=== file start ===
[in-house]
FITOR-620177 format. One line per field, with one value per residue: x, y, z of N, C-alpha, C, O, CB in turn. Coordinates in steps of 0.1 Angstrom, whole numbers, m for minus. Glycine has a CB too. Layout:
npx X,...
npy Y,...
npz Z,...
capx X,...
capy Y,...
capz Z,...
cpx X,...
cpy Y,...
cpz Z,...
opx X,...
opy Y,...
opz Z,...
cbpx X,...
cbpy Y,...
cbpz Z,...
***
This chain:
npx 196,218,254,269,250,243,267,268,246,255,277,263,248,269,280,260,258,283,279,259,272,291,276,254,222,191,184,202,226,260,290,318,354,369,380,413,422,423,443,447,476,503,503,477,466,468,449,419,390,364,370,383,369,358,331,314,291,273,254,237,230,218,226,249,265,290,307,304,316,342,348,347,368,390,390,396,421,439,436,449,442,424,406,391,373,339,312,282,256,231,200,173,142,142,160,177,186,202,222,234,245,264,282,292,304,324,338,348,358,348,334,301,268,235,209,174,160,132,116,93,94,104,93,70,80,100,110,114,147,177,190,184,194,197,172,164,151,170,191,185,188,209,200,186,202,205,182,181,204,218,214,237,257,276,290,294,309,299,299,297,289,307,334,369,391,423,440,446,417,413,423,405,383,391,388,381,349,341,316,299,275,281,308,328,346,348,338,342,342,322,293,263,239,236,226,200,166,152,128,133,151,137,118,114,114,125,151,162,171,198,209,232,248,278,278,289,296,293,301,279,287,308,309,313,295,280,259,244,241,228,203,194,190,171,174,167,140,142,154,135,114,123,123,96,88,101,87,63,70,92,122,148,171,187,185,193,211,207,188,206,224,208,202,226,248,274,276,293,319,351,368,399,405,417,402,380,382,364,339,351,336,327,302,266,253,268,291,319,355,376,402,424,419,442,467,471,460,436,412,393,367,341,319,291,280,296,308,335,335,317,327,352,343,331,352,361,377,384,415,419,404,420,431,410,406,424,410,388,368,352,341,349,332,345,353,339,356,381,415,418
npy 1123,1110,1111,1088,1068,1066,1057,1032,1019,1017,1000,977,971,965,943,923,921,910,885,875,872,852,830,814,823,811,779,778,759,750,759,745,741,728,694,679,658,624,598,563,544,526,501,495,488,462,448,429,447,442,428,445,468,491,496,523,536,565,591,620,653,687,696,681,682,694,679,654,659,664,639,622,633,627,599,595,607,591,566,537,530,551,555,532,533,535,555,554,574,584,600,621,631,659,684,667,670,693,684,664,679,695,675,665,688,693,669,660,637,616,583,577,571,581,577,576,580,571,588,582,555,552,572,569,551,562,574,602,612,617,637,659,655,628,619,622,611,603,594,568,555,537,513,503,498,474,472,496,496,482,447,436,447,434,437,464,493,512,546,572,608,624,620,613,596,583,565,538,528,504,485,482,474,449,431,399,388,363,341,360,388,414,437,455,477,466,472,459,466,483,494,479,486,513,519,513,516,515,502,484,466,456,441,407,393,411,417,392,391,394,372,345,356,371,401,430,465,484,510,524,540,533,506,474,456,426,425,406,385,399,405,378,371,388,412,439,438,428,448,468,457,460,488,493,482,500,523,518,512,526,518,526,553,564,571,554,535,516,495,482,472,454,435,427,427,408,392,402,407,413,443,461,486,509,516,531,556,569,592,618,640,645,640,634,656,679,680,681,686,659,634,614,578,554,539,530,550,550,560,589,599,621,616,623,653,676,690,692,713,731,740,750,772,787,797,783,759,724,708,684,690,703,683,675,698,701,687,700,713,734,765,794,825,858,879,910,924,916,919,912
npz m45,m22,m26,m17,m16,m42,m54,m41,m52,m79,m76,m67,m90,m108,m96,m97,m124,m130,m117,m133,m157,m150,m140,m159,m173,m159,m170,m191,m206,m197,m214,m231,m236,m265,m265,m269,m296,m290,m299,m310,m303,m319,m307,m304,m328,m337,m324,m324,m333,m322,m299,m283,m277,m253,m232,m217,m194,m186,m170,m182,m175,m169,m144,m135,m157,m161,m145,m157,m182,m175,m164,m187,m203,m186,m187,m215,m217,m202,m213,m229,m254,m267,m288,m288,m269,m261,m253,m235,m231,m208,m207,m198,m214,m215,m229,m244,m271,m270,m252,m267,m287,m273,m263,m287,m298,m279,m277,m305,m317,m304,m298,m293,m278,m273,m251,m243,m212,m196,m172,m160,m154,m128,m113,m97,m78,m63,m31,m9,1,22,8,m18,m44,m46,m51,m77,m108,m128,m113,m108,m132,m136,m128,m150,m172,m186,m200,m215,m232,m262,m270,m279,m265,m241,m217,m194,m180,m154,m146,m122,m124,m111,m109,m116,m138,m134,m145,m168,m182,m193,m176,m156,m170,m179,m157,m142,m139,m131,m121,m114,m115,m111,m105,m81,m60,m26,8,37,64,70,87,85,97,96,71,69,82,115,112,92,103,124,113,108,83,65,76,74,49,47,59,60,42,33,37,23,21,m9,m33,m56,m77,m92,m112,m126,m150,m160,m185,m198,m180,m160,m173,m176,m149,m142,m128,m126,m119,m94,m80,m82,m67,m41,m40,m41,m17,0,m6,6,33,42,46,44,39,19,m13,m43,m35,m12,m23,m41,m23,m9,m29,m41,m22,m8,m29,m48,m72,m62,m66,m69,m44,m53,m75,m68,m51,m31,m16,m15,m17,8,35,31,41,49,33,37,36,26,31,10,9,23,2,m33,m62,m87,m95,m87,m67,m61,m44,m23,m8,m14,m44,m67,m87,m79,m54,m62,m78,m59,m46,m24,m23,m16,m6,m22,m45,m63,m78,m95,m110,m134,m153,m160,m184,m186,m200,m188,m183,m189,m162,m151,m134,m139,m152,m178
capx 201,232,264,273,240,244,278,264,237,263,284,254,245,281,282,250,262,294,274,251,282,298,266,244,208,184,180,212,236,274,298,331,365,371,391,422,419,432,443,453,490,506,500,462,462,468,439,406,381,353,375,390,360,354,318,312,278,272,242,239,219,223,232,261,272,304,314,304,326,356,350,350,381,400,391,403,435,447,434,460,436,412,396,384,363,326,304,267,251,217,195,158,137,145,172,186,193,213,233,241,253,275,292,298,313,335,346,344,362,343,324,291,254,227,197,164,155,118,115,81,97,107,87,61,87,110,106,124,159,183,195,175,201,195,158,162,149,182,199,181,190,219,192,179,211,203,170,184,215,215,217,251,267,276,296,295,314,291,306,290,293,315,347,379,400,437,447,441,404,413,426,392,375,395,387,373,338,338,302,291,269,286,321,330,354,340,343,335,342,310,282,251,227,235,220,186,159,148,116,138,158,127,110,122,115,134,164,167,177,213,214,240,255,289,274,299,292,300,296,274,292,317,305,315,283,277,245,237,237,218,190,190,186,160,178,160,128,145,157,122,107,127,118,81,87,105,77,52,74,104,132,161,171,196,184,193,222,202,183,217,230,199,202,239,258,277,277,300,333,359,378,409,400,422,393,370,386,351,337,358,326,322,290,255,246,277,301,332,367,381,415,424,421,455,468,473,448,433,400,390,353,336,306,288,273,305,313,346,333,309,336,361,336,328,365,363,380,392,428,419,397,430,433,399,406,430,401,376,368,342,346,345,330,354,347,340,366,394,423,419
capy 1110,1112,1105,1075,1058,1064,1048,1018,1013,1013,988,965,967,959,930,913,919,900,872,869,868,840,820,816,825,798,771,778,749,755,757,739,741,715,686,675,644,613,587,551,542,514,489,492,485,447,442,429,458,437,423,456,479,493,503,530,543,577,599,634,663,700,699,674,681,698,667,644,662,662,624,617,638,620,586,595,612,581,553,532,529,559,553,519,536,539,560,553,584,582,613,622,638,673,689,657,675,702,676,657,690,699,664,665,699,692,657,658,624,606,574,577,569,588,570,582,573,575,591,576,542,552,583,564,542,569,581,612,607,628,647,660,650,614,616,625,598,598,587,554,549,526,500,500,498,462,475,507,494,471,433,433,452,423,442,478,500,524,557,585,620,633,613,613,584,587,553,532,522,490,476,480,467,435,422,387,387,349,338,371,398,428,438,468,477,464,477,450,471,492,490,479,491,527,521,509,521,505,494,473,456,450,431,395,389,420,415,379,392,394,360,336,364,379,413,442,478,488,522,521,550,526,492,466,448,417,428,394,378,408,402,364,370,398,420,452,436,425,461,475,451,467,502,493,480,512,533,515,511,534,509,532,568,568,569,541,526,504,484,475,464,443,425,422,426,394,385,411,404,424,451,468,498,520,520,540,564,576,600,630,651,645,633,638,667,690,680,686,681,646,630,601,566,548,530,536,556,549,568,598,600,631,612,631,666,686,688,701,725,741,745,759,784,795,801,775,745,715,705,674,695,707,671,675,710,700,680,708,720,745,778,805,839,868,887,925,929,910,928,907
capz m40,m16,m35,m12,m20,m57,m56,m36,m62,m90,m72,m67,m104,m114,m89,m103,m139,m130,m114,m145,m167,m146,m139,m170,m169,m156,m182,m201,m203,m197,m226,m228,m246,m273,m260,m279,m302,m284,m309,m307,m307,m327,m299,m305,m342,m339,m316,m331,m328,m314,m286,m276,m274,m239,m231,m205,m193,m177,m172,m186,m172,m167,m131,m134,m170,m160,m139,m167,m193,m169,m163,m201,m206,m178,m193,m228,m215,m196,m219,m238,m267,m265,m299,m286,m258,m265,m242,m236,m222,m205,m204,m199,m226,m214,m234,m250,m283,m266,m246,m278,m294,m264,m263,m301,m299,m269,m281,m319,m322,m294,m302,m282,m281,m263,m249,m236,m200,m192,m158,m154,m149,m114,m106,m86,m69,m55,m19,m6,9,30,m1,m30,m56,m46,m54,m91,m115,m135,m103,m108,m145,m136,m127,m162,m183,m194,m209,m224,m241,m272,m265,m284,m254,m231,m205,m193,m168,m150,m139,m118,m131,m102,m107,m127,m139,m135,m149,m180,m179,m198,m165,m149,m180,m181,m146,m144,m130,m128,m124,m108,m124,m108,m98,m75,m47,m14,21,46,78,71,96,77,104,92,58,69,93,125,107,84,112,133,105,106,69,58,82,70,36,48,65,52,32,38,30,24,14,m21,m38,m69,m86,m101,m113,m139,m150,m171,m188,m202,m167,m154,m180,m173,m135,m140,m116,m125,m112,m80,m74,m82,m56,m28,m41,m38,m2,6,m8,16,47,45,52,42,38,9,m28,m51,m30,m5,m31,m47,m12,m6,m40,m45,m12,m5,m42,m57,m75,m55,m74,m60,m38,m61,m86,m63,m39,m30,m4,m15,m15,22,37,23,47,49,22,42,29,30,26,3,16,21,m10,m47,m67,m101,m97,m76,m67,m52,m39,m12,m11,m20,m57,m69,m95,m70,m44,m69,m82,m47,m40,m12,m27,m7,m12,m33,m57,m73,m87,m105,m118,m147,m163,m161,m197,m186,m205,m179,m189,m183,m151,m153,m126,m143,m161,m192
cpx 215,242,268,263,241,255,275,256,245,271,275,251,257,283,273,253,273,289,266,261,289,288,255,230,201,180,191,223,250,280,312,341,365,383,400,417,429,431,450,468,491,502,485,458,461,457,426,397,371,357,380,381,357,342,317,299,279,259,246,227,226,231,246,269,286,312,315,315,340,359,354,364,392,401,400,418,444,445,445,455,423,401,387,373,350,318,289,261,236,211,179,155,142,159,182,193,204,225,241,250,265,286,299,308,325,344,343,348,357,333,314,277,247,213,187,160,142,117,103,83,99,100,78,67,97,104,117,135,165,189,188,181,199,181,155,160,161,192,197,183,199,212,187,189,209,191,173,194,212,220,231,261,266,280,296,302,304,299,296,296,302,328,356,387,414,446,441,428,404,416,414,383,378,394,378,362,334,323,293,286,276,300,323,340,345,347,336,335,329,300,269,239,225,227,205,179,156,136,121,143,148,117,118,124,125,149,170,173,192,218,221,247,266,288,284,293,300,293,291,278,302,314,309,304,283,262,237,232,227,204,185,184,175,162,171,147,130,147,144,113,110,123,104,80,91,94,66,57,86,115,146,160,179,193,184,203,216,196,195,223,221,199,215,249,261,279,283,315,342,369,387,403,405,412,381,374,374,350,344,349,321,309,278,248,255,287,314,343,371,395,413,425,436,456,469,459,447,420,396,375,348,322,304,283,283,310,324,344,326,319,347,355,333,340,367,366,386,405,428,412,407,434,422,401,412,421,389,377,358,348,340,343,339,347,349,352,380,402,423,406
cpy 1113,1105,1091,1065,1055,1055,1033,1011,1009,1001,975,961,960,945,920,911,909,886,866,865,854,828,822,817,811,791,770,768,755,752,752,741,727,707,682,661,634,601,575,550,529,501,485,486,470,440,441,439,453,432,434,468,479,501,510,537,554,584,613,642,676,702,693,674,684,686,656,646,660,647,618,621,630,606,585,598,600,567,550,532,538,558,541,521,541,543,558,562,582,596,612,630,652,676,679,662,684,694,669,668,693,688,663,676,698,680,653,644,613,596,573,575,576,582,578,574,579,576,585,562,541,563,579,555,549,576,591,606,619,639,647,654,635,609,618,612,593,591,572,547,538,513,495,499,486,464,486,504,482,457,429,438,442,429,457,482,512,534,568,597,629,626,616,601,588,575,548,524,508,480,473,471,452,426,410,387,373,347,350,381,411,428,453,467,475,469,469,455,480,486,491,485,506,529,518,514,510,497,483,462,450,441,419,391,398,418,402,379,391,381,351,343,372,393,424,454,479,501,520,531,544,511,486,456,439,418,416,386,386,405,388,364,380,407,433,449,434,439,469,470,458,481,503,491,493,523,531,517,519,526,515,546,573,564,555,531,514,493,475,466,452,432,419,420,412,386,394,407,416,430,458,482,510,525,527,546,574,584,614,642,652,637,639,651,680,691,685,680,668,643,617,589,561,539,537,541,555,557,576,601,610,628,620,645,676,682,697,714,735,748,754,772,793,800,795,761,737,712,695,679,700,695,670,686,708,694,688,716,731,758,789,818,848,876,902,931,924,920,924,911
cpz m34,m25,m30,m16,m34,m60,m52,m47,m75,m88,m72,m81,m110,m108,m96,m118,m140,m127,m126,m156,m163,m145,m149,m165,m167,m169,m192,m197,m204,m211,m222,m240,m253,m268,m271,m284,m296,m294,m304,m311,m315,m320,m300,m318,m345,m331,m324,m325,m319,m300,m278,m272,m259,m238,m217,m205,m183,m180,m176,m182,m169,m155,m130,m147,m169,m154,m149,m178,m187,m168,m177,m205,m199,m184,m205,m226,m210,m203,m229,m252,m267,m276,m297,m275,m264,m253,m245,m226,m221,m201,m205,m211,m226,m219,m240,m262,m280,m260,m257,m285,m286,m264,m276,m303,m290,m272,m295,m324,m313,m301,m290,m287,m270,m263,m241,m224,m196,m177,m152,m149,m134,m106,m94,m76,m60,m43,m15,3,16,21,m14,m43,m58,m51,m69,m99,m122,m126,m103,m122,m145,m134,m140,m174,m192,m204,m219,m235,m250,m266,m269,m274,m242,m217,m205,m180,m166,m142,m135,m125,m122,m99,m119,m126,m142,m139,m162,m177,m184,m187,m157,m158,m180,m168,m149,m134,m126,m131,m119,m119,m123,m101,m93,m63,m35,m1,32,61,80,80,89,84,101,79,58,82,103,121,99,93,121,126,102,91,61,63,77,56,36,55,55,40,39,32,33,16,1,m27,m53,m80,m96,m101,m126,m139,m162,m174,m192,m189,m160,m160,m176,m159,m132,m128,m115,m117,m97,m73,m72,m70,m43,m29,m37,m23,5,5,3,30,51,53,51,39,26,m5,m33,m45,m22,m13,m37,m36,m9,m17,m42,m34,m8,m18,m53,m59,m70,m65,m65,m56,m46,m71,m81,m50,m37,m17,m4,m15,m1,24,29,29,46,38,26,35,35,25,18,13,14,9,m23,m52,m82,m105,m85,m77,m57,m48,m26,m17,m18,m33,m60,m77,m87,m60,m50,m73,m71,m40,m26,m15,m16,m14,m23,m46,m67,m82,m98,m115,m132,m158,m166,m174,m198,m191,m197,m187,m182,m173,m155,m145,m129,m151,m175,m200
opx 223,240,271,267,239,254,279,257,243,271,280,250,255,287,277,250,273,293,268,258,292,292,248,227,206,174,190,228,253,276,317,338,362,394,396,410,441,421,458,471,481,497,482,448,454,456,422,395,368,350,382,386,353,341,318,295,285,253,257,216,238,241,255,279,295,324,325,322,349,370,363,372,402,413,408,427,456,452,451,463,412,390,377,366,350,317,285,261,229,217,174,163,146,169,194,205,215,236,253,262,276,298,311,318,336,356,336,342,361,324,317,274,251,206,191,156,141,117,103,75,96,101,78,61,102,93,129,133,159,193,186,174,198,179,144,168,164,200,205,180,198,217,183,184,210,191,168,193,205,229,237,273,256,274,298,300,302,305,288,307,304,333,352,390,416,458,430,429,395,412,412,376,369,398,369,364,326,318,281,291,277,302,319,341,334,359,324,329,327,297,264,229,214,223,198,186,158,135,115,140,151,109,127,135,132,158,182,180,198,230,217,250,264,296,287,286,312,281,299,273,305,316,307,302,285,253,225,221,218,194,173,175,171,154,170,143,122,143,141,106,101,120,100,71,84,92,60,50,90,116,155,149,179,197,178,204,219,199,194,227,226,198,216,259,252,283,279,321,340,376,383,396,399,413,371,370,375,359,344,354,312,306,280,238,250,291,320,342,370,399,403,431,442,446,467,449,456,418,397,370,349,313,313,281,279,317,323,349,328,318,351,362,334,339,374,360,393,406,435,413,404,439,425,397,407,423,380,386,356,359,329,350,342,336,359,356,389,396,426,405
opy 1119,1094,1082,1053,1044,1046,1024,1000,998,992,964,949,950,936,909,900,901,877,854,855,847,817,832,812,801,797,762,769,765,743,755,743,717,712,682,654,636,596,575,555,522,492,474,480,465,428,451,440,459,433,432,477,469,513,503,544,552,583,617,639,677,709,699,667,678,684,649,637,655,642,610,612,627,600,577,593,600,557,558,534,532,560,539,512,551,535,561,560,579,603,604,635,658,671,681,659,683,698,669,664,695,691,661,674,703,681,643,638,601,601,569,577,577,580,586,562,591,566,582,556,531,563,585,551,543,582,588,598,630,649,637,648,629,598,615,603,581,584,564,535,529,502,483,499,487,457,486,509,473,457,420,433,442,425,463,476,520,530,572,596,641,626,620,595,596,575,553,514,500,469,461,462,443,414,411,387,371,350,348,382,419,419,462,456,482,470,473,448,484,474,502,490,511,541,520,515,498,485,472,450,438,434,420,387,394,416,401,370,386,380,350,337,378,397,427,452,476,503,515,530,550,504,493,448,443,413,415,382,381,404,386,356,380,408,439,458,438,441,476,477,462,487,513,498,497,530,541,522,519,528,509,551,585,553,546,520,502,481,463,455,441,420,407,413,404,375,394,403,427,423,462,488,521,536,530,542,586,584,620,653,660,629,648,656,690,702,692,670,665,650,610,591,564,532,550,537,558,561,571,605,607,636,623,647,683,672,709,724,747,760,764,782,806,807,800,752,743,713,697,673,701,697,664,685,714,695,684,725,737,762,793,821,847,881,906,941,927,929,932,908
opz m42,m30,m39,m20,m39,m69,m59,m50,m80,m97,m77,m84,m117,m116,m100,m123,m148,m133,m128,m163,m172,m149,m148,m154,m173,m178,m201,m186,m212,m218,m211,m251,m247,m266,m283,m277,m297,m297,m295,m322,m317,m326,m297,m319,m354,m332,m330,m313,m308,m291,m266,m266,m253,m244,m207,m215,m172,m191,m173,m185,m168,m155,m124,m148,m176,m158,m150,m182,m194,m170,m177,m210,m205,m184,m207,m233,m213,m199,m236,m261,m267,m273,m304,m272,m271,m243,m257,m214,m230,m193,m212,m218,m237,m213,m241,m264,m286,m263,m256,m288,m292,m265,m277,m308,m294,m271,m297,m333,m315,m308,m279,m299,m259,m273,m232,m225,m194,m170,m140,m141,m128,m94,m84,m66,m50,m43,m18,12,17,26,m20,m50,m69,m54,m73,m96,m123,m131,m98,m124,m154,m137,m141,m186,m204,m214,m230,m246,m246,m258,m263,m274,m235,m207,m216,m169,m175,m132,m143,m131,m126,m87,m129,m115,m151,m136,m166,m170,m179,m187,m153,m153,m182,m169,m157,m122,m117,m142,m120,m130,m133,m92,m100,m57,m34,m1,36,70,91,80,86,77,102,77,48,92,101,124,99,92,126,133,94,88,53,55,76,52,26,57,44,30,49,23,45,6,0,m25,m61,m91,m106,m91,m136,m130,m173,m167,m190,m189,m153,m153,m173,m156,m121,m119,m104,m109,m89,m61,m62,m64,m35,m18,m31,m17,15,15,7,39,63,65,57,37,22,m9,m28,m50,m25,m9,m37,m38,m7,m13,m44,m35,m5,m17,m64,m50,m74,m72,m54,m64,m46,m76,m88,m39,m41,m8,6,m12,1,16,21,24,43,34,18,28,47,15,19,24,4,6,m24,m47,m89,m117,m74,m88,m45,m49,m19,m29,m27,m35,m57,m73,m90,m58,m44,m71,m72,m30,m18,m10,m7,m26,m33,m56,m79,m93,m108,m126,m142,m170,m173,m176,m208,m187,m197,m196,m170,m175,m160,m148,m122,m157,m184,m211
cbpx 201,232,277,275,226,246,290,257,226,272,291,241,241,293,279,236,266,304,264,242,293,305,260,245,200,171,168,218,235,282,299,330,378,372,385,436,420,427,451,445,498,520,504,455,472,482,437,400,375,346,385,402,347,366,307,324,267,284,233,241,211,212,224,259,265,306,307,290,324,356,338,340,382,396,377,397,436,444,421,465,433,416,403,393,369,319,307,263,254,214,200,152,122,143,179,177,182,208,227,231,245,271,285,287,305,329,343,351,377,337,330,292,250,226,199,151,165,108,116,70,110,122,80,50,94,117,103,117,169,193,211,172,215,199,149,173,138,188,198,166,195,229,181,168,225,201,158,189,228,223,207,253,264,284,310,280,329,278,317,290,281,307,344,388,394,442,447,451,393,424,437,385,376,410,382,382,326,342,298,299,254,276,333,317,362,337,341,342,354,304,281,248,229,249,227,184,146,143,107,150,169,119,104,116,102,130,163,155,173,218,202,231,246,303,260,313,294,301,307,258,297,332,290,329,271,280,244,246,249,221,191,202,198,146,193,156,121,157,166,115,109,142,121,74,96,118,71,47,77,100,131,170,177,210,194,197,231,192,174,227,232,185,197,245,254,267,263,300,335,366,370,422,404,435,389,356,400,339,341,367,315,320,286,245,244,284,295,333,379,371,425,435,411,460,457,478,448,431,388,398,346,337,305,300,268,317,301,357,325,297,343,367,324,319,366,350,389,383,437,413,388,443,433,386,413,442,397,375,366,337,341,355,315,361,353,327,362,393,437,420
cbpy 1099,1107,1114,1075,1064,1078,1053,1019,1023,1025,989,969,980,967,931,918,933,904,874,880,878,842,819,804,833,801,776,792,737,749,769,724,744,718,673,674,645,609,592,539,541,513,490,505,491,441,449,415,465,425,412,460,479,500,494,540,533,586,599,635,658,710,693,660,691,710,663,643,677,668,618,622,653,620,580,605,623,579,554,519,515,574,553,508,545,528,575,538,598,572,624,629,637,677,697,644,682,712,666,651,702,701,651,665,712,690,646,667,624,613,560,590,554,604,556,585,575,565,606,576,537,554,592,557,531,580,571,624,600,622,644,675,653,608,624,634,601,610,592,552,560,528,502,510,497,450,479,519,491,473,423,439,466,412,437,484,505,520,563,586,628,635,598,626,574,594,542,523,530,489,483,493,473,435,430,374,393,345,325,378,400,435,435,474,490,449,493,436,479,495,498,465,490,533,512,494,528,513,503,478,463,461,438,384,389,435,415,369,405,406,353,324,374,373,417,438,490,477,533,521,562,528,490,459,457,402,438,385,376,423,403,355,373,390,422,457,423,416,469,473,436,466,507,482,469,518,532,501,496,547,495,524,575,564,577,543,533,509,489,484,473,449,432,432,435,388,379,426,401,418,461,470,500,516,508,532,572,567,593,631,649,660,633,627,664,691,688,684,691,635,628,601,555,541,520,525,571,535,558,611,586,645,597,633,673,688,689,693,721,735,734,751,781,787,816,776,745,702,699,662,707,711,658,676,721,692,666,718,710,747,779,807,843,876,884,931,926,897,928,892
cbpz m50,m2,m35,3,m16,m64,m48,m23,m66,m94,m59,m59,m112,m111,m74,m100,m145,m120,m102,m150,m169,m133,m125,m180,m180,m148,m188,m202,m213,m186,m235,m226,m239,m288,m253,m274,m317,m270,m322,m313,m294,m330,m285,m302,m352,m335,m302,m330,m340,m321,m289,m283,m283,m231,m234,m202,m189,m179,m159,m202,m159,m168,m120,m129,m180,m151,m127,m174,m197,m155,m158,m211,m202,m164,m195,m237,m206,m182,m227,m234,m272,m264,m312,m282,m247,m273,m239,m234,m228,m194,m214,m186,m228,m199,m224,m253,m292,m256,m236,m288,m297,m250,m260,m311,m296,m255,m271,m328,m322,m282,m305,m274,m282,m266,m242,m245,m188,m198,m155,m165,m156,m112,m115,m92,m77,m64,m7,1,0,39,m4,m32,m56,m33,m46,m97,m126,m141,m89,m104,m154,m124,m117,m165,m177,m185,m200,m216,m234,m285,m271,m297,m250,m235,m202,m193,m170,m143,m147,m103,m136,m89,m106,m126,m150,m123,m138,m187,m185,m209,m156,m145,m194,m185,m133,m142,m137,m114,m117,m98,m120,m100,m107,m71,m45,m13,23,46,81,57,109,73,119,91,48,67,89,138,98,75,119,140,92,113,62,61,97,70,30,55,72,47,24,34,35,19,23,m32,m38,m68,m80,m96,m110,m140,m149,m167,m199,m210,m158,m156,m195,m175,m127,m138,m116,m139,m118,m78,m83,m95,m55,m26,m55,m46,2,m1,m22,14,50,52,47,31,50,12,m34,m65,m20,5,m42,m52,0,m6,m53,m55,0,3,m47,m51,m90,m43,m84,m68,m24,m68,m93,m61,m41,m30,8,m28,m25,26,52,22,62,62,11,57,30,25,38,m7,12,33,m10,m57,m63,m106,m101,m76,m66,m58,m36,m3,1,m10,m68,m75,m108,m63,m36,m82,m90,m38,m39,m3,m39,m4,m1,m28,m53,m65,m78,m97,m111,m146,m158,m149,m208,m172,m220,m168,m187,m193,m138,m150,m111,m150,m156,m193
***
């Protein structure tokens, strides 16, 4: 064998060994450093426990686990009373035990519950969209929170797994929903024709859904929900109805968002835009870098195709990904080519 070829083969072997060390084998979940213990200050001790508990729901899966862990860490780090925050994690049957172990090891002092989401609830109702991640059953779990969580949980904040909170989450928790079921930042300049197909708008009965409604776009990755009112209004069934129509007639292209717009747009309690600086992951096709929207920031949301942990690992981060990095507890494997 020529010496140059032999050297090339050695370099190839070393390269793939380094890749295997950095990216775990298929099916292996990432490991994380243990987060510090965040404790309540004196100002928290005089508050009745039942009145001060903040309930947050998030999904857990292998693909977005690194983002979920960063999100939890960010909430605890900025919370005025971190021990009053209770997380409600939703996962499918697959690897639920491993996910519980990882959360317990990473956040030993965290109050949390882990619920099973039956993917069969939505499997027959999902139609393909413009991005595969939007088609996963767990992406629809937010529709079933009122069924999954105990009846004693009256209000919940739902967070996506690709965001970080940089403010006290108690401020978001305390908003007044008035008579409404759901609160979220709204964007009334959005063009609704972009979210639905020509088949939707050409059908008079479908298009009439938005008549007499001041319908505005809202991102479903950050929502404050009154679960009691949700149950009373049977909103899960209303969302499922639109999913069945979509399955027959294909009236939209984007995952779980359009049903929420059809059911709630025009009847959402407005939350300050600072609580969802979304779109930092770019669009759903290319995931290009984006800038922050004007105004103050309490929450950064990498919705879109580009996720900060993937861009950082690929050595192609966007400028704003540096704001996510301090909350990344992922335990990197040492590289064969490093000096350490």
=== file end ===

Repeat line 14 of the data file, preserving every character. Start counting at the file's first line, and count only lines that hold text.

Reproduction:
opz Z,...